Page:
Active Research

Matthew has ongoing projects in both East Africa and Sapmi (the Arctic region inhabited by the Sami). He seeks to foster an understanding of how transitions in subsistence and conceptions of ethnicity are marked in the production and distribution of material culture.

Subsistence Transitions in East Africa


The Omotik and Okiek people of East Africa are best known for their honey keeping and hunting practices. Within living memory, many have adopted livestock and agriculture, heavily assimilating with adjacent groups like the Maasai. The cultural exchanges are by no means unidirectional; herders and farmers have adopted many components of a hunting and gathering lifestyle. A number of other players—from missionaries to NGOs—have acted as active agents of change in the lives of hunter-gatherers.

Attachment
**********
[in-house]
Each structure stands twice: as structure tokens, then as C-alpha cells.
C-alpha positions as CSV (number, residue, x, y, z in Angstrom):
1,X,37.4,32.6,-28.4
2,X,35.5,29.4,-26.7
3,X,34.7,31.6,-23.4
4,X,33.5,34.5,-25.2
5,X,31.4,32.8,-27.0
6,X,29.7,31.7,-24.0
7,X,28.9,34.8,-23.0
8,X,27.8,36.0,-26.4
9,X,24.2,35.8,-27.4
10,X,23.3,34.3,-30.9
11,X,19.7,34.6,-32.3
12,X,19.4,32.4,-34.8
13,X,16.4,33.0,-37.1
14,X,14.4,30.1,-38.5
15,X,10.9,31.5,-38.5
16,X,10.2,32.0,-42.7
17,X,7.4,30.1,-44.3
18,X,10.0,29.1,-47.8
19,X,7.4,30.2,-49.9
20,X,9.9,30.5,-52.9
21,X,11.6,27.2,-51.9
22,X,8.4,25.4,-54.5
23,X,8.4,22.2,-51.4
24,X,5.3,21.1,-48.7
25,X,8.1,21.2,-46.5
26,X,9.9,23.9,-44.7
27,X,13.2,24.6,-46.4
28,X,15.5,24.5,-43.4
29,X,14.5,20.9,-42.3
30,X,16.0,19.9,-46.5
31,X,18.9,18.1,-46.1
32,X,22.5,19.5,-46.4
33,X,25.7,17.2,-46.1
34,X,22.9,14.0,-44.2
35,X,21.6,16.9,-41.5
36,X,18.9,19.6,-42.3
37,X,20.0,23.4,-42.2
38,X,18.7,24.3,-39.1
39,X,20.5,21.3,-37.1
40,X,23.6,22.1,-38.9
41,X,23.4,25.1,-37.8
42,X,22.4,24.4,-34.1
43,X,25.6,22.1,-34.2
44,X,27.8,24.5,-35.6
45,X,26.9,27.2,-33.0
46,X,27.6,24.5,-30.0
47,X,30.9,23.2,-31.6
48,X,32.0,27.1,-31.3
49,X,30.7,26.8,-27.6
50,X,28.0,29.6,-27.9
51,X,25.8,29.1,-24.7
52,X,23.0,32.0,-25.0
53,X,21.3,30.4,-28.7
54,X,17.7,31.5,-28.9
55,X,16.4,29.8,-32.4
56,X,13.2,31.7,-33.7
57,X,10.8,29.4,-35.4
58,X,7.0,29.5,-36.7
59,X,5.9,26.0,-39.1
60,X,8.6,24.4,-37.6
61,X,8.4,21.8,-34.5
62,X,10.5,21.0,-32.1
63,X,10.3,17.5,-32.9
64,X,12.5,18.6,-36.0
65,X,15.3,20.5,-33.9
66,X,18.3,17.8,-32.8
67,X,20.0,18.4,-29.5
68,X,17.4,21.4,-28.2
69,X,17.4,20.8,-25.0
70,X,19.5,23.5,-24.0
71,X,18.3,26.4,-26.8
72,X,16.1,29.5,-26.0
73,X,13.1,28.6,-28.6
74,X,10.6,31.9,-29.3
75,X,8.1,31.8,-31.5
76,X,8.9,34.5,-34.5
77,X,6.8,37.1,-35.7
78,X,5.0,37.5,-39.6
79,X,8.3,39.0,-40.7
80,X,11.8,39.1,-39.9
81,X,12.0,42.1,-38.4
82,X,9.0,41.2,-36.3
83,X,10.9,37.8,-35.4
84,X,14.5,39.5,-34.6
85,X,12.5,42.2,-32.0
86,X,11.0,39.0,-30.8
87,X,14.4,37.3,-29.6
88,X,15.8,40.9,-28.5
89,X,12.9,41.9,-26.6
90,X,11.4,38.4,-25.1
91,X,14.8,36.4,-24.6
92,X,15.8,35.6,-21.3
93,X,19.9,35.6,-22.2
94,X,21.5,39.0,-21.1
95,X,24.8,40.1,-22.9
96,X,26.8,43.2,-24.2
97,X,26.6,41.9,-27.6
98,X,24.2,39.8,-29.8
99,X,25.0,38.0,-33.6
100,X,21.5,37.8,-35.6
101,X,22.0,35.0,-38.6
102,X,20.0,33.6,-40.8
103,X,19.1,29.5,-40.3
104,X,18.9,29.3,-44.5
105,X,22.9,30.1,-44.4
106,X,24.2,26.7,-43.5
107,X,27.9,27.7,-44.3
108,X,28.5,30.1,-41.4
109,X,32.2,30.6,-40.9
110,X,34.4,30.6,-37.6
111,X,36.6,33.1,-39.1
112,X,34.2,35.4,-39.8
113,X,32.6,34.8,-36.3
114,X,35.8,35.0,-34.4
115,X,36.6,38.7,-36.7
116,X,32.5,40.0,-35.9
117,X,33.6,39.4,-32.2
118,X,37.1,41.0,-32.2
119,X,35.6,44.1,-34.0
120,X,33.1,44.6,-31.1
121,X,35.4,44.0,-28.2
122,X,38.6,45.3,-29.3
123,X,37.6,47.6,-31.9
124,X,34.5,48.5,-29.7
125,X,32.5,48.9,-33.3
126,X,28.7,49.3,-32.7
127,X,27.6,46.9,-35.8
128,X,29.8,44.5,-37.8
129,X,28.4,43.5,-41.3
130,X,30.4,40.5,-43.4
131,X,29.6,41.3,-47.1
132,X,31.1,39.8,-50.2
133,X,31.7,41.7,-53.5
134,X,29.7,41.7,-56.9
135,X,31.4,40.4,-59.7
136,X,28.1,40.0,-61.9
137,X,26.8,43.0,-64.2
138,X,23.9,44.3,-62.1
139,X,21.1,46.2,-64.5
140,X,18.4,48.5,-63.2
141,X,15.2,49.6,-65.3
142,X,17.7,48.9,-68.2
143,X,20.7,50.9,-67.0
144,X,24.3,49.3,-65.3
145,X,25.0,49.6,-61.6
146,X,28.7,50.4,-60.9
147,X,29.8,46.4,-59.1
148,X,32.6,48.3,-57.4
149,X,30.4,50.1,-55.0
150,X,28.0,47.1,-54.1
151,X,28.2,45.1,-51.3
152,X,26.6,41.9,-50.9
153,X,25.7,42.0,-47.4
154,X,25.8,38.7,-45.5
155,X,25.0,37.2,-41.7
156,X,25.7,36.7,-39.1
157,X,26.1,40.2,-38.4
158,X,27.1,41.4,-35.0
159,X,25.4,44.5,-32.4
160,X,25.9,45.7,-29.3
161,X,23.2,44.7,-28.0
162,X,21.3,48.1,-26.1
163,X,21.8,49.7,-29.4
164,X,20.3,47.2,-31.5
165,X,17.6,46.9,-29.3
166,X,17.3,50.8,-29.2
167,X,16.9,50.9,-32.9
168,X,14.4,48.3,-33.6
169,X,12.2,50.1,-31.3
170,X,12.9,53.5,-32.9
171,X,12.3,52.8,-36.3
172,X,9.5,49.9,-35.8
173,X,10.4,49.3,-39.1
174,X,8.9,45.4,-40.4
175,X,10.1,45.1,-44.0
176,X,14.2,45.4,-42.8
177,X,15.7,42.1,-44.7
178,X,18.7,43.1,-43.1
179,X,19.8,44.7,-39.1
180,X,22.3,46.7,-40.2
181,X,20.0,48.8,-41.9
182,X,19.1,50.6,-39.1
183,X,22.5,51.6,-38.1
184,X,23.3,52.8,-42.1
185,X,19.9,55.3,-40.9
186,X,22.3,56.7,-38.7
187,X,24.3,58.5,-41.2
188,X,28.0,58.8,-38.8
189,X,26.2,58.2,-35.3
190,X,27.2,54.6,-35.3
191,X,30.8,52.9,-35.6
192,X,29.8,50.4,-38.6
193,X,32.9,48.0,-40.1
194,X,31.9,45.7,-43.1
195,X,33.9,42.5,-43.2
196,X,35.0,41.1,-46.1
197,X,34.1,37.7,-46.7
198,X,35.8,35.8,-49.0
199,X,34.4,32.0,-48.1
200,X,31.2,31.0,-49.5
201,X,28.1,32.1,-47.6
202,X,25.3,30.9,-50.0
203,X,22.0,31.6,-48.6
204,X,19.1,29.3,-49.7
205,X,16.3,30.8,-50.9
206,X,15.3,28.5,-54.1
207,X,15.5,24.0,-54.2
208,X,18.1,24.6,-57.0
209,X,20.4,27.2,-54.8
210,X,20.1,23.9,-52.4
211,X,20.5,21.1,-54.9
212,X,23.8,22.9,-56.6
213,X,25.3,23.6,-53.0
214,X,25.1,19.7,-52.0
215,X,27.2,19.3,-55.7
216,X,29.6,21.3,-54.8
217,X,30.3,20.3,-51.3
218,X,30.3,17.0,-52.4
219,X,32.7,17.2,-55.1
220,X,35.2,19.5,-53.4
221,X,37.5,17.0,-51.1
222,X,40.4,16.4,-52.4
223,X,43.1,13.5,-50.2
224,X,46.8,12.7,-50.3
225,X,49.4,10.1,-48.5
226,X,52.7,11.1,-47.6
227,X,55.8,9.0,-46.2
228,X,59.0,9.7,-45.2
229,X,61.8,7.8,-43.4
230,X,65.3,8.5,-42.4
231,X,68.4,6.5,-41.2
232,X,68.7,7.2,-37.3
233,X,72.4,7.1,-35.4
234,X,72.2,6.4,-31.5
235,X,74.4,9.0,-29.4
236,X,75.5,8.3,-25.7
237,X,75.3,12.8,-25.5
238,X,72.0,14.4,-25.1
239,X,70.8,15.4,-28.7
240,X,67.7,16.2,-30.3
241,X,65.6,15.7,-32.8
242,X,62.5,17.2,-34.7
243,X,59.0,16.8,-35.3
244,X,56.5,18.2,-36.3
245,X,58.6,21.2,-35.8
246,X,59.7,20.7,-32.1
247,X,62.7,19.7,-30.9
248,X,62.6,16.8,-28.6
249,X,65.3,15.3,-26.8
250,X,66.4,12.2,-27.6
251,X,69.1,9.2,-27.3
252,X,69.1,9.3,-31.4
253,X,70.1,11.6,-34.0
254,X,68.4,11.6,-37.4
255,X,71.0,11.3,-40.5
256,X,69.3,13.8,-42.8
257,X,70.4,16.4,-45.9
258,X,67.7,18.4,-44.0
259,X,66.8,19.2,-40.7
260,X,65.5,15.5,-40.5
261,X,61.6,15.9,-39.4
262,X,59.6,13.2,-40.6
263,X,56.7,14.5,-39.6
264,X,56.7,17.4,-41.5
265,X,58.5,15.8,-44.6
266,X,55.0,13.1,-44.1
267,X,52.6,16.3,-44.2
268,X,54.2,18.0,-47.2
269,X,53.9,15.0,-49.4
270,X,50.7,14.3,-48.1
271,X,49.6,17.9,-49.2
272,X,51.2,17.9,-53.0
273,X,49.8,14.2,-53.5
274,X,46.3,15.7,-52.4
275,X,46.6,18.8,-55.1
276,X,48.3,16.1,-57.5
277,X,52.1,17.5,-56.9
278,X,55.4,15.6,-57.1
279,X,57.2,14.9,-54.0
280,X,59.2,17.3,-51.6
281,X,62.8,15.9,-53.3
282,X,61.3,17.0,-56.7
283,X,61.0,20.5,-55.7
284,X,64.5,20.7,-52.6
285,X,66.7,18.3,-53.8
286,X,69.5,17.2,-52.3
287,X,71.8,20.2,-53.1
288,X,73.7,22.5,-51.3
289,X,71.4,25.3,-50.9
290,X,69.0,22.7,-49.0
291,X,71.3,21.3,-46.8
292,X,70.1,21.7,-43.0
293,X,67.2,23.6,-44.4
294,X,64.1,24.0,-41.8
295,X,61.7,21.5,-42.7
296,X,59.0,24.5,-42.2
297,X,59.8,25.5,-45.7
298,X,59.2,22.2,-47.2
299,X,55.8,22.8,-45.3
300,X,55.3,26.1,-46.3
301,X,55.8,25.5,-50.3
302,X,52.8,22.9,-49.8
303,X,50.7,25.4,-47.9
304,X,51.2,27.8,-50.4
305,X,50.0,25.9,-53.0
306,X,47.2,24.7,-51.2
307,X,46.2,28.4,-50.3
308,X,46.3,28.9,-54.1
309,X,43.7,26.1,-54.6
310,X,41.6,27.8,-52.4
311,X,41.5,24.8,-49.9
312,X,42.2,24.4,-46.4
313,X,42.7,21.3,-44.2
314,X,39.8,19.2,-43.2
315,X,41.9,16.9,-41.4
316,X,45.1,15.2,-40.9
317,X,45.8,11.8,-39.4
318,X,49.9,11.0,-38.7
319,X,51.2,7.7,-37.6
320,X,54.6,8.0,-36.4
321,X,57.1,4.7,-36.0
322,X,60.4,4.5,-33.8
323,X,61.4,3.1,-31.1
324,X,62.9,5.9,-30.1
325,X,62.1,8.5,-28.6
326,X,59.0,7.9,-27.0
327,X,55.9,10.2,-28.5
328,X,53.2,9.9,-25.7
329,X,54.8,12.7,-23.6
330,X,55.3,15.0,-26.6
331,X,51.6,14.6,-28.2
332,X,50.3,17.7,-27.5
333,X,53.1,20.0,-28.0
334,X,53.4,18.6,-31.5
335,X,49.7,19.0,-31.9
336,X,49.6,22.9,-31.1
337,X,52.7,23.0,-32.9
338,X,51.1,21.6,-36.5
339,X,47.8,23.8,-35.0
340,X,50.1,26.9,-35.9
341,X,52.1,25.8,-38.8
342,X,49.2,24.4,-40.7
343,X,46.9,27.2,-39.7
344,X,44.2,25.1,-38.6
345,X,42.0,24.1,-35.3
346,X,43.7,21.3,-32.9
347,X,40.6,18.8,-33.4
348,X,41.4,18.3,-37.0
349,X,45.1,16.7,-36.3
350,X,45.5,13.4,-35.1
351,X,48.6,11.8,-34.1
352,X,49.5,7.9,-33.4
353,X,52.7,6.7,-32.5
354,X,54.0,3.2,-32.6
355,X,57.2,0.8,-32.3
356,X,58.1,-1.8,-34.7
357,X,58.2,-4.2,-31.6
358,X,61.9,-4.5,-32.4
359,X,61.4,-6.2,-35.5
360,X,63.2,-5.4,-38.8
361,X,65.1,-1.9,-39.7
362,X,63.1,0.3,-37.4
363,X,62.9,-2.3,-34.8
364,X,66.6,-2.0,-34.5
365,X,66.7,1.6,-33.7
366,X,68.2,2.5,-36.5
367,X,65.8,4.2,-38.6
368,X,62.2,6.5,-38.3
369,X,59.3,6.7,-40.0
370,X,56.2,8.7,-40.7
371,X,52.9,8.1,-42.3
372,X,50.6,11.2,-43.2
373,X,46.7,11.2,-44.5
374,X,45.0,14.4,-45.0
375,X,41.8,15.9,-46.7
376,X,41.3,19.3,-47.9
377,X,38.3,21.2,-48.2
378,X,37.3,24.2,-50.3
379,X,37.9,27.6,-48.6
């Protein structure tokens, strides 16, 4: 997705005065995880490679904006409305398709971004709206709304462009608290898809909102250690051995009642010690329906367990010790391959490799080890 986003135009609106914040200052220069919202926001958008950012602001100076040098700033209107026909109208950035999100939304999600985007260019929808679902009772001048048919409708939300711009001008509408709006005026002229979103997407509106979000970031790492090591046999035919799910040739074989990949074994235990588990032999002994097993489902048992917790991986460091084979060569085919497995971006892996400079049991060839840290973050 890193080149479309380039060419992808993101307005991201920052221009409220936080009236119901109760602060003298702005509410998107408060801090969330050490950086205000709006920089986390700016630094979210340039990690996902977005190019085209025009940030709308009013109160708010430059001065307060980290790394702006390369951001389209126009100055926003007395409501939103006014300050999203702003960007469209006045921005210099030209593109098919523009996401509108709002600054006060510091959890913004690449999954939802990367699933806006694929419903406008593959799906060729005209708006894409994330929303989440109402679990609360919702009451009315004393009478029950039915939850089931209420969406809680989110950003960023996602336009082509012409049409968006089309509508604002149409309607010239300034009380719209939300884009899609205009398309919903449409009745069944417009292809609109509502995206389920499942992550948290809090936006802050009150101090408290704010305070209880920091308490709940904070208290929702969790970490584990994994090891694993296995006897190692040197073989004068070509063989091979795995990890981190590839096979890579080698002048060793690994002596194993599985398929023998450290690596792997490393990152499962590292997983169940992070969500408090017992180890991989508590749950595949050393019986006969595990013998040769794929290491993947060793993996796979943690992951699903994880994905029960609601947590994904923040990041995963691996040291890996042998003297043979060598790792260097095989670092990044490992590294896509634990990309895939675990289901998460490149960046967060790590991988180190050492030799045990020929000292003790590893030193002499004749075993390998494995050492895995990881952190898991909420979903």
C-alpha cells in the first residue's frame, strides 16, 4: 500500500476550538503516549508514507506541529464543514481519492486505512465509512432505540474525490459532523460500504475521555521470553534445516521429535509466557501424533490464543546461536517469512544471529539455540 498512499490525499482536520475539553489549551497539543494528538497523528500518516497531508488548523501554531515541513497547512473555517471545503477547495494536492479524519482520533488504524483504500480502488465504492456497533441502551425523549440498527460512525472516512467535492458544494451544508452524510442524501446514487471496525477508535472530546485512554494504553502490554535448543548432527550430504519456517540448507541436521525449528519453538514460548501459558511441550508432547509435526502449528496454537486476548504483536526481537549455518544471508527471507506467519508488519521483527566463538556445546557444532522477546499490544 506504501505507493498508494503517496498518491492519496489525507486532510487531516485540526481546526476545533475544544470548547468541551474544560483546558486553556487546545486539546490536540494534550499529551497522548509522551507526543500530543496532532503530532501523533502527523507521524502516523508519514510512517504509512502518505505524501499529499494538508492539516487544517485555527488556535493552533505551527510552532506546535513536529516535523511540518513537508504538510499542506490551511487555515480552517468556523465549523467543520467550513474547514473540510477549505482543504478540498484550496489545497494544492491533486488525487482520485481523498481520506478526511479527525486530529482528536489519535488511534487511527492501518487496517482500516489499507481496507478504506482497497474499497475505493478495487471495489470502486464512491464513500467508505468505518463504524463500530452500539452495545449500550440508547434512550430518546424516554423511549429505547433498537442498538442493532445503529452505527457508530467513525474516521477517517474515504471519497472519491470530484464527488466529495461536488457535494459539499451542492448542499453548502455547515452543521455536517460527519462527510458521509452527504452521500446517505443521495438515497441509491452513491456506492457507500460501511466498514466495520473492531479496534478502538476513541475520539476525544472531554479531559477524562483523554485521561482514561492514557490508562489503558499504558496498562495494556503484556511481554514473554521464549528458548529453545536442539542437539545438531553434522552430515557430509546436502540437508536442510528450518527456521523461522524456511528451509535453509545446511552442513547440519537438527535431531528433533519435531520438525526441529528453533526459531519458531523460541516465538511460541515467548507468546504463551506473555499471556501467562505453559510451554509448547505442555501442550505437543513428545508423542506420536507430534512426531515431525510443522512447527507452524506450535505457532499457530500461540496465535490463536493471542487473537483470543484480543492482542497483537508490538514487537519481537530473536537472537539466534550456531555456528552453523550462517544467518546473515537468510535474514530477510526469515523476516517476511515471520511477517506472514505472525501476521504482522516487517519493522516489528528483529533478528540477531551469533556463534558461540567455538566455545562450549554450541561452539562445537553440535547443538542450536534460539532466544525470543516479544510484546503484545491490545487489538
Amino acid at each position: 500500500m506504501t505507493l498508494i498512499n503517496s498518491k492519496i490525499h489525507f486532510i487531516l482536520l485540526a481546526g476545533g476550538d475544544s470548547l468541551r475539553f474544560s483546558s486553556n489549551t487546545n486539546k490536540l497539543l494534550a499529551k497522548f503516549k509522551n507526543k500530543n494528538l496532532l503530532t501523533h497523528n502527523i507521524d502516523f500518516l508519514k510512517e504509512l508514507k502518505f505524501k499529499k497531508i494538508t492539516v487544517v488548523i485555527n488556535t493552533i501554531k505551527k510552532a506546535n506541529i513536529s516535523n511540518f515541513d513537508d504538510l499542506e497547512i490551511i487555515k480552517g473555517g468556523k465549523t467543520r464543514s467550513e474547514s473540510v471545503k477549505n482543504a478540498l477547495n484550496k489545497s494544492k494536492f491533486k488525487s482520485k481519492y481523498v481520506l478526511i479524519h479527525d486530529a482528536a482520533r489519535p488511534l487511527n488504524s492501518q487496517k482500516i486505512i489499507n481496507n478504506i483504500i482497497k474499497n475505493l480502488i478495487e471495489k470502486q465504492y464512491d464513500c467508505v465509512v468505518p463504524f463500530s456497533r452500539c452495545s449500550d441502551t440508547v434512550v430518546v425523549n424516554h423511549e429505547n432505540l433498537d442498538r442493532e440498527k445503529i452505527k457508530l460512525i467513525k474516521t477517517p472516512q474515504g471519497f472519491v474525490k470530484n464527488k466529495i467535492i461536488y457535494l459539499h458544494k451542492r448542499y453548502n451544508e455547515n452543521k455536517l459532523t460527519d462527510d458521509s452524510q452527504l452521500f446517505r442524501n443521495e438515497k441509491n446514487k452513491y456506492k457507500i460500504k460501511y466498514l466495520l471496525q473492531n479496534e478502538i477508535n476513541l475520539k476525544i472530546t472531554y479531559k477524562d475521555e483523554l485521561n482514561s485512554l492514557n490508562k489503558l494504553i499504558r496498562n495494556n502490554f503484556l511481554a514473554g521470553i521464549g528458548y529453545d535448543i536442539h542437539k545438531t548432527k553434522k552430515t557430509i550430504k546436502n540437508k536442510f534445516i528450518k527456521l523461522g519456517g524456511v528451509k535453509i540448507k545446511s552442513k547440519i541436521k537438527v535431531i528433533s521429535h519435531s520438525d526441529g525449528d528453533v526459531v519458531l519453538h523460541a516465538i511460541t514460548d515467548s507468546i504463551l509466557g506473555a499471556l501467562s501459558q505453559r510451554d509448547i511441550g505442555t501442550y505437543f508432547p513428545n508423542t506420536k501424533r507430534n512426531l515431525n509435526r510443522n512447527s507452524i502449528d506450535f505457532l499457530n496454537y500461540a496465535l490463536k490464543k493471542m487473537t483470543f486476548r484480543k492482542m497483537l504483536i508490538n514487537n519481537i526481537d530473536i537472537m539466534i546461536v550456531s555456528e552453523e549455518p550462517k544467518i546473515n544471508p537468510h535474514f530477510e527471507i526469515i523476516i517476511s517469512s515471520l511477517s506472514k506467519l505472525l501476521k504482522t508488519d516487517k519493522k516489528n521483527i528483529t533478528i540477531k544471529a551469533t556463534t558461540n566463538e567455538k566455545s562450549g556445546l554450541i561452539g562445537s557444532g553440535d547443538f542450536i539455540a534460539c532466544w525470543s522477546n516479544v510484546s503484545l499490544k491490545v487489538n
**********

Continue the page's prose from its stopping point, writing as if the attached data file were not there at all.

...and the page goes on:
Matthew studies ongoing shifts in subsistence strategies to understand similar changes in the past, a past which for most of human prehistory was spent hunting and gathering. Within the past 10,000 years, many people have become entirely dependent on domesticated plant and animal products. His work focuses on technological and ideological exchanges between groups who practice different subsistence patterns. The work is equally relevant to local communities, in a time when many indigenous groups are concerned about the pace of change of traditional lifestyles. 



Production of Material Culture Amongst the Sami

The Sami--an indigenous Arctic group who live in Finland, Norway, Sweden, and Russia-- are best known for their reindeer herding, but practice a diverse range of lifeways. Matthew works closely with the Sami documenting the production of their material culture, especially that which is produced in cultural revitalization contexts. He applies this knowledge to better understand revitalization processes which have occurred in the past.

Matthew has helped with the recreation of a traditional regional boat (the planks of which are sewn together with pine roots), and is aiding to digitize collections at the Sami Museum Siida in order to facilitate the relearning of culturally-valued skills and techniques from museum collections.